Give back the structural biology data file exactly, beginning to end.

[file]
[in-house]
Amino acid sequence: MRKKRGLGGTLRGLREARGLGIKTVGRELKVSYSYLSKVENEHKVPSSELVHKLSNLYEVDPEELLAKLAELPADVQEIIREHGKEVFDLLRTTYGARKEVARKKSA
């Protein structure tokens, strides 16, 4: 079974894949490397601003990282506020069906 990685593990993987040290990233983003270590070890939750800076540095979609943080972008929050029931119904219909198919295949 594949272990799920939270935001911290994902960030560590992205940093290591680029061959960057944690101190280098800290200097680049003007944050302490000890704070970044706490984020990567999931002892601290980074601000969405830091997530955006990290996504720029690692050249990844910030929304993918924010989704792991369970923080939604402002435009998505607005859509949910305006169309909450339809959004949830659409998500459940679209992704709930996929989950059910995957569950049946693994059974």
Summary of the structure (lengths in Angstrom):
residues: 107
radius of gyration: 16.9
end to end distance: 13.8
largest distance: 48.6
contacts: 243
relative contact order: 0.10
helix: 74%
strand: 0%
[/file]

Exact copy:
[in-house]
Amino acid sequence: MRKKRGLGGTLRGLREARGLGIKTVGRELKVSYSYLSKVENEHKVPSSELVHKLSNLYEVDPEELLAKLAELPADVQEIIREHGKEVFDLLRTTYGARKEVARKKSA
């Protein structure tokens, strides 16, 4: 079974894949490397601003990282506020069906 990685593990993987040290990233983003270590070890939750800076540095979609943080972008929050029931119904219909198919295949 594949272990799920939270935001911290994902960030560590992205940093290591680029061959960057944690101190280098800290200097680049003007944050302490000890704070970044706490984020990567999931002892601290980074601000969405830091997530955006990290996504720029690692050249990844910030929304993918924010989704792991369970923080939604402002435009998505607005859509949910305006169309909450339809959004949830659409998500459940679209992704709930996929989950059910995957569950049946693994059974």
Summary of the structure (lengths in Angstrom):
residues: 107
radius of gyration: 16.9
end to end distance: 13.8
largest distance: 48.6
contacts: 243
relative contact order: 0.10
helix: 74%
strand: 0%